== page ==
The worst lies are the lies we tell ourselves. We live in denial of what we do, even what we think. We do this because we’re afraid.
– Richard Bach
It has been one year and nine months, almost to the day, since I last wrote in this blog. For anyone who is still reading out there, it must beg the question – what has kept me from writing for this long? And why am I bothering to write in it again, today of all days? After all, why not just delete the whole damn thing and start over from scratch?
It’s not that I haven’t thought many times about doing just that, and it surely isn’t that I haven’t sat down to try writing something – anything – that would seem like an honest segue from my last post. Although I never intended to write on a personal level about yours truly, there has actually been a lot to say about the events of the past nearly two years – including a new job, a new love, and yet another stint of unemployment in this ever-shrinking economy. More importantly, there have been stories to tell about other Major Dudes out there who have successfully navigated around the shoals of midlife and have a lot to teach the rest of us by their examples. I just haven’t been able to write about them, because by doing so, I would have had to pretend that I was successfully steering my own ship. And that would have been a lie.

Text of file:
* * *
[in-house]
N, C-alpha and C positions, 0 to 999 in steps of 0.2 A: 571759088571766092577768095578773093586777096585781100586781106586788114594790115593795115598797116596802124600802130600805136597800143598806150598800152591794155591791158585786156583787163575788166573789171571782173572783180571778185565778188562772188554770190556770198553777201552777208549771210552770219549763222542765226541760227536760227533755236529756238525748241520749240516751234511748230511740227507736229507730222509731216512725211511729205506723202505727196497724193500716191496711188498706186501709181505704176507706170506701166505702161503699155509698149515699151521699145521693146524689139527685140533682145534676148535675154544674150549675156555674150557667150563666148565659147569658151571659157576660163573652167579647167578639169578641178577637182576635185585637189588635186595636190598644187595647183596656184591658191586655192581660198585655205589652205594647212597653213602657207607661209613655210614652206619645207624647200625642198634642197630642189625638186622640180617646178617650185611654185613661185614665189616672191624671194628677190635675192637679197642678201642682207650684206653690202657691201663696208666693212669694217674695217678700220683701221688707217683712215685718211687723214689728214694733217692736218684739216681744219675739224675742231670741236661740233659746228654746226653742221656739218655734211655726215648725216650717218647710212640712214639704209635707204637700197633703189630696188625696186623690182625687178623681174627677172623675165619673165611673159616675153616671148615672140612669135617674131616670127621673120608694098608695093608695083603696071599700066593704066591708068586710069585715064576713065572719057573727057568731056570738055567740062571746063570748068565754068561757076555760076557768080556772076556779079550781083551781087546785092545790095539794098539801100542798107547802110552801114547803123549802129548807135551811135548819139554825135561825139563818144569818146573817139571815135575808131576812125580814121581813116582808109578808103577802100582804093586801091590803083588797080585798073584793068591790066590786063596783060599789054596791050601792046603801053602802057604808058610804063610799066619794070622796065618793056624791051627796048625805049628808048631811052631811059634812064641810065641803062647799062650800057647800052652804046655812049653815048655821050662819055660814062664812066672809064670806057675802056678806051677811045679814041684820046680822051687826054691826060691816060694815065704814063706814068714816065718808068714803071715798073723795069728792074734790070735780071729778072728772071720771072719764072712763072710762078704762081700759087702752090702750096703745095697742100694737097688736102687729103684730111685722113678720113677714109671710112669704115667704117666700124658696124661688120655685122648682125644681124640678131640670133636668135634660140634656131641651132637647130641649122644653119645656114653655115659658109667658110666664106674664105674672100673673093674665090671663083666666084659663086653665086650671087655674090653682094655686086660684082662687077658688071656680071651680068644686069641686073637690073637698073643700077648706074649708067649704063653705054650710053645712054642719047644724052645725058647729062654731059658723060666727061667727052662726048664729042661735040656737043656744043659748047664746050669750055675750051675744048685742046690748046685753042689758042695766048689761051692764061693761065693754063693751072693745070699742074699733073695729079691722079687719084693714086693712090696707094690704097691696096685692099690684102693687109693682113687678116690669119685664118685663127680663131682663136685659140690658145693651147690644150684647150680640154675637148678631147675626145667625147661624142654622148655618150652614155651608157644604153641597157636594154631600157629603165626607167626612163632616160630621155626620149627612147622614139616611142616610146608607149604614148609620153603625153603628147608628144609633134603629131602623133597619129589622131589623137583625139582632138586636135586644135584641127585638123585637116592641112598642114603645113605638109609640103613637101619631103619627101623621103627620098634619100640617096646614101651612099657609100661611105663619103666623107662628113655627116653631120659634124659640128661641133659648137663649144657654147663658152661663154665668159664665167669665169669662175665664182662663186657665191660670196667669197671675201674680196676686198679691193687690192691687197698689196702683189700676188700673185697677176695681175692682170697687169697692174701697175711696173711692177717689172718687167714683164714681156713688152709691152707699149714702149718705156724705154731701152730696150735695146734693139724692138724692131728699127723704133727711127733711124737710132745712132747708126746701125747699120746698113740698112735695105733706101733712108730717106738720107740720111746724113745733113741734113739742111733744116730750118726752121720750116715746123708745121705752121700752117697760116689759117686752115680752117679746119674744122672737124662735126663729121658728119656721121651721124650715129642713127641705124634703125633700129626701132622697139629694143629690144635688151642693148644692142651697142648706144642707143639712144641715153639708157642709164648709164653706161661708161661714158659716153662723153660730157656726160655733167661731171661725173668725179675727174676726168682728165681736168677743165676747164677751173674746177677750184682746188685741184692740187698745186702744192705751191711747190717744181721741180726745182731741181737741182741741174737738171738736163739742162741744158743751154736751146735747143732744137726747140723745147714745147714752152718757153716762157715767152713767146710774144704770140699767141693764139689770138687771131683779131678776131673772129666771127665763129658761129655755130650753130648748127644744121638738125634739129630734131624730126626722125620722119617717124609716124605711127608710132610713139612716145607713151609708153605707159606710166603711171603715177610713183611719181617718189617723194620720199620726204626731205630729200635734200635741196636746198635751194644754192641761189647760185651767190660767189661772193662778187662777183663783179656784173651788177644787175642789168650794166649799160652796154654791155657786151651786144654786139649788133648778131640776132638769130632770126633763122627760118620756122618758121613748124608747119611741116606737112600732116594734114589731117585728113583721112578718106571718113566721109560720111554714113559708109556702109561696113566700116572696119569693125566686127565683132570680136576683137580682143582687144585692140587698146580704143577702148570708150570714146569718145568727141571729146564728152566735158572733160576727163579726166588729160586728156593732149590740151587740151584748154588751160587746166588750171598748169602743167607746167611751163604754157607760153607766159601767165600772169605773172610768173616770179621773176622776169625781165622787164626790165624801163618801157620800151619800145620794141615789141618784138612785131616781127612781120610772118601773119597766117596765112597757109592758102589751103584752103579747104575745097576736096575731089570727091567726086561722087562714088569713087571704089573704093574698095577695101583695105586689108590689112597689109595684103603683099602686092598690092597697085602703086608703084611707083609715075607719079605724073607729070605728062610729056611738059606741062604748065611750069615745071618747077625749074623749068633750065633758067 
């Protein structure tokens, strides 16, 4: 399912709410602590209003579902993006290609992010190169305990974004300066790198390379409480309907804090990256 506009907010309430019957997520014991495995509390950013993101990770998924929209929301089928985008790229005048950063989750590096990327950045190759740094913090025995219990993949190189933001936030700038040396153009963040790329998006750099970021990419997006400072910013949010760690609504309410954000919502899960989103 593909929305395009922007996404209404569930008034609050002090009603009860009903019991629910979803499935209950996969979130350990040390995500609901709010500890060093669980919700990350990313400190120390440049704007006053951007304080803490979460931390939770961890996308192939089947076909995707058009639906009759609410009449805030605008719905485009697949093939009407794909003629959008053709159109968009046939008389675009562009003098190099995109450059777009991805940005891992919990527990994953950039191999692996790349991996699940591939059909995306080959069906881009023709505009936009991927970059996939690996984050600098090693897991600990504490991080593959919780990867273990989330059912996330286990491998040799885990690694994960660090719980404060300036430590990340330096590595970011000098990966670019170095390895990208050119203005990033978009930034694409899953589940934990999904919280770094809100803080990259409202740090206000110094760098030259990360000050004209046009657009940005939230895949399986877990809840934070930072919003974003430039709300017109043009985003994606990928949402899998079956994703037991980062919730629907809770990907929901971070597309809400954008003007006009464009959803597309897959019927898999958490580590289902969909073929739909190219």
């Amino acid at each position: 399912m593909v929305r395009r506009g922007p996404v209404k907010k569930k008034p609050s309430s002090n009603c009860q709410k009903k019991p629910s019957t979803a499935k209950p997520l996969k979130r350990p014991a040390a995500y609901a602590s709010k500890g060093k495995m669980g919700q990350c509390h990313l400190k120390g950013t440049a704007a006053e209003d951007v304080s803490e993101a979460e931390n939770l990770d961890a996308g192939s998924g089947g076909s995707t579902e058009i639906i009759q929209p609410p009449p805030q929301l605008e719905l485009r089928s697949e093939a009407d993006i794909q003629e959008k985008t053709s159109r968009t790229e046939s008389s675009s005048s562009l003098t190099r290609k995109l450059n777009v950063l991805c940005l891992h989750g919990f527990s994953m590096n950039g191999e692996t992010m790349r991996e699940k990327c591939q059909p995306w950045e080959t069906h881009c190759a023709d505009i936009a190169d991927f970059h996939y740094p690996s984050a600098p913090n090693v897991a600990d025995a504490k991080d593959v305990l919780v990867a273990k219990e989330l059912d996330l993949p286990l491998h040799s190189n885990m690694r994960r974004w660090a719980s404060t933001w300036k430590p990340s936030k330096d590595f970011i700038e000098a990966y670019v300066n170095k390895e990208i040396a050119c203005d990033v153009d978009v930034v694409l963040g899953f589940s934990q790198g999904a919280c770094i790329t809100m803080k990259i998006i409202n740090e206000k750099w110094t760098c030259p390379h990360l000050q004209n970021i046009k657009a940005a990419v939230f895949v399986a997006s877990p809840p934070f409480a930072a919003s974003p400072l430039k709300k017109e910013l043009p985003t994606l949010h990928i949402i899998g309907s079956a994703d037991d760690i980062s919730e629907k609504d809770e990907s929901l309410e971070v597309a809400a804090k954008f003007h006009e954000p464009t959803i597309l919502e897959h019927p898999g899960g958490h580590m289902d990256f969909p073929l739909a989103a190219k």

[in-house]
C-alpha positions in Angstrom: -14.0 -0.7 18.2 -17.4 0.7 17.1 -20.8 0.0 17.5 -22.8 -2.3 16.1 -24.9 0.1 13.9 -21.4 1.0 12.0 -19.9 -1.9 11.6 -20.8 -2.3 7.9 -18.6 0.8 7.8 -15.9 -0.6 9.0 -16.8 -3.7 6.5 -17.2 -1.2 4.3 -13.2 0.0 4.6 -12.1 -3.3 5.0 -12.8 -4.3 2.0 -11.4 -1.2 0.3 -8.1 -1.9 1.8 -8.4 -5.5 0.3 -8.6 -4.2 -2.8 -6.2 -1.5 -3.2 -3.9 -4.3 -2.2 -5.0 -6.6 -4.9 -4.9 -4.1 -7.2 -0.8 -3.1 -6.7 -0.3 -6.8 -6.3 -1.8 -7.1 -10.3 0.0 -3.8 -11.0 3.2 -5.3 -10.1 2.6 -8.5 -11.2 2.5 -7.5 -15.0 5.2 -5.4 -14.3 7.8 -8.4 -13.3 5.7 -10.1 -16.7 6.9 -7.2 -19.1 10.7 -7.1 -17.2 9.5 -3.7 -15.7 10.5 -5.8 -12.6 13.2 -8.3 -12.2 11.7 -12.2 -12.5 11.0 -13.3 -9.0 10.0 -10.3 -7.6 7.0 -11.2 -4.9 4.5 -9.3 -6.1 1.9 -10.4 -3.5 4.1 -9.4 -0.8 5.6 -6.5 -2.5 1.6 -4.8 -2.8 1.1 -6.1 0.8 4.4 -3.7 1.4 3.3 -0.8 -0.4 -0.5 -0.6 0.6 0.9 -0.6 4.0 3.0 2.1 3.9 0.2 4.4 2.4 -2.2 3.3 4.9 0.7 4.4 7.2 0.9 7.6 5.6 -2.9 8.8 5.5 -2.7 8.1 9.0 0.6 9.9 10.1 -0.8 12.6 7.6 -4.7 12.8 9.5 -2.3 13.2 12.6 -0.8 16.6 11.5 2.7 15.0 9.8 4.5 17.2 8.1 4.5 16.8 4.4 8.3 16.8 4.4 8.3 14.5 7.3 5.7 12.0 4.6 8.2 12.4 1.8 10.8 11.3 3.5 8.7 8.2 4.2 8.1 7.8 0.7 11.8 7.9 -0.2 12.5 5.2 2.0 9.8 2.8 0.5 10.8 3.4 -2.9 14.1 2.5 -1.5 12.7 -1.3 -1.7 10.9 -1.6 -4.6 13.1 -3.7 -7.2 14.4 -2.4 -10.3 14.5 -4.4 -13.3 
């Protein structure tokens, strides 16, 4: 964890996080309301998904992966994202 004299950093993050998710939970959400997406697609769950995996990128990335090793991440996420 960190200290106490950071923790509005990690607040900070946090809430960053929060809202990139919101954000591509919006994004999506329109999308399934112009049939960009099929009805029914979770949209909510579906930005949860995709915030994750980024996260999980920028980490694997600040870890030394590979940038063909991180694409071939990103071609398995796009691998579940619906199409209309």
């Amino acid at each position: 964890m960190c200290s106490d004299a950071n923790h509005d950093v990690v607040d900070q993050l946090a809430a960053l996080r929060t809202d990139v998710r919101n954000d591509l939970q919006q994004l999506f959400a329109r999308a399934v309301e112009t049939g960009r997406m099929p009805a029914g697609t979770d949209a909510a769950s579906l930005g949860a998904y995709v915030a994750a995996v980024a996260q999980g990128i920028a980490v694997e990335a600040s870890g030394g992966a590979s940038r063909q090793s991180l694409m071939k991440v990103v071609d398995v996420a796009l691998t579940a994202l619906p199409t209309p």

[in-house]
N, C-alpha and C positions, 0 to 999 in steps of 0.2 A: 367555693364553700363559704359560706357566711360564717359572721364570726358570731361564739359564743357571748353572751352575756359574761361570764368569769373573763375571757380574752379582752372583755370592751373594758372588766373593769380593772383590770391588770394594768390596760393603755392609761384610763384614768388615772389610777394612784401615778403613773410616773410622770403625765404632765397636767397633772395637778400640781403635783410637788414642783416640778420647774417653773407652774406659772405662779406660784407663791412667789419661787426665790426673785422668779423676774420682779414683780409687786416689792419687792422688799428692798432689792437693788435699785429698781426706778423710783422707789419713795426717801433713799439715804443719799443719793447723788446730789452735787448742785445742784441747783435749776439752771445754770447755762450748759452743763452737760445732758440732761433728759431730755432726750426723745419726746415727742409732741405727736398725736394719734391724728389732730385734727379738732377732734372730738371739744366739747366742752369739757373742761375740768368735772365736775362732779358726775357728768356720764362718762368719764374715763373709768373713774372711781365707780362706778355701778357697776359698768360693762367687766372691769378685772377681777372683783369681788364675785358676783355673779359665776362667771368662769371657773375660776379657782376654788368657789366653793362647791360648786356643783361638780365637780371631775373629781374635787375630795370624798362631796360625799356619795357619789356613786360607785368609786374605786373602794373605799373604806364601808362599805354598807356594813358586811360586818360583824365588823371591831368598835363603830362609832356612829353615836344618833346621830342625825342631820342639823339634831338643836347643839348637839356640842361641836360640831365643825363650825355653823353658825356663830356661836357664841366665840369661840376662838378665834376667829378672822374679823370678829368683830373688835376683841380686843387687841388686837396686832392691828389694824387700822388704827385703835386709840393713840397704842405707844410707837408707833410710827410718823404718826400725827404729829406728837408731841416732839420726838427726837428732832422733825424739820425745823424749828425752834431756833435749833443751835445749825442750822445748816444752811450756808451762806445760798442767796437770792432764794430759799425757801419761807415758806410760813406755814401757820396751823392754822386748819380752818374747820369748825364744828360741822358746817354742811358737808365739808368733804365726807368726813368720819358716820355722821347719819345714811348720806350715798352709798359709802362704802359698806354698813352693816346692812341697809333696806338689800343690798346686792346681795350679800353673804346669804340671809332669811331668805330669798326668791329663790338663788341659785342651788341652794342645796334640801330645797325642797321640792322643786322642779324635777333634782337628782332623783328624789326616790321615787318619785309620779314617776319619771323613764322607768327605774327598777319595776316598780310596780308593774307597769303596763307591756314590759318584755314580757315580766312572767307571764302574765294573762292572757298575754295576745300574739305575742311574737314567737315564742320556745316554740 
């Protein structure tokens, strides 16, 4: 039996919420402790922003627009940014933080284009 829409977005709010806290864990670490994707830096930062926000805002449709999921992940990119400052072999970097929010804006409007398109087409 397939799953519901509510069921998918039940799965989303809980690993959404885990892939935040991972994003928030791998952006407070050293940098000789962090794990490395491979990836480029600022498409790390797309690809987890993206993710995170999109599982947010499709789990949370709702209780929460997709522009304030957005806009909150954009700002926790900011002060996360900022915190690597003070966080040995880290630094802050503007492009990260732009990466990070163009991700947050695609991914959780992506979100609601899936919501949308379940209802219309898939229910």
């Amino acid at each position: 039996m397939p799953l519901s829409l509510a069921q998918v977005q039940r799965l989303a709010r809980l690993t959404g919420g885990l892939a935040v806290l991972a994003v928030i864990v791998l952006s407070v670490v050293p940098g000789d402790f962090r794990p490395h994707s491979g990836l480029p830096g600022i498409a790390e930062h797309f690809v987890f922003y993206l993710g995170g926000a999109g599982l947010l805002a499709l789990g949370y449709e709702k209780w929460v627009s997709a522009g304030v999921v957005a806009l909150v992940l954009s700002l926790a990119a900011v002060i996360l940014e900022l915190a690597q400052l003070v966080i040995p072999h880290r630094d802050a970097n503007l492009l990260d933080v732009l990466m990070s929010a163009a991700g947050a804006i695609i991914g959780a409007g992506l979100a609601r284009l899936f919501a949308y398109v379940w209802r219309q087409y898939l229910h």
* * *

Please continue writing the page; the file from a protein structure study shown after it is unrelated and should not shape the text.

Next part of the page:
The unvarnished truth is that there has been this giant, stinking elephant in the room this whole time, and he never fails to pull up a chair beside me and read over my shoulder whenever I sit down to write – about anything. Depending on the subject matter, I have sometimes managed to ignore him and write anyway – but just not in this blog. Not a single word, much less a sentence or a paragraph. And the ugly bastard has grown fatter and smellier with each passing day that I have allowed him to take up residence, without charging him a single penny for rent.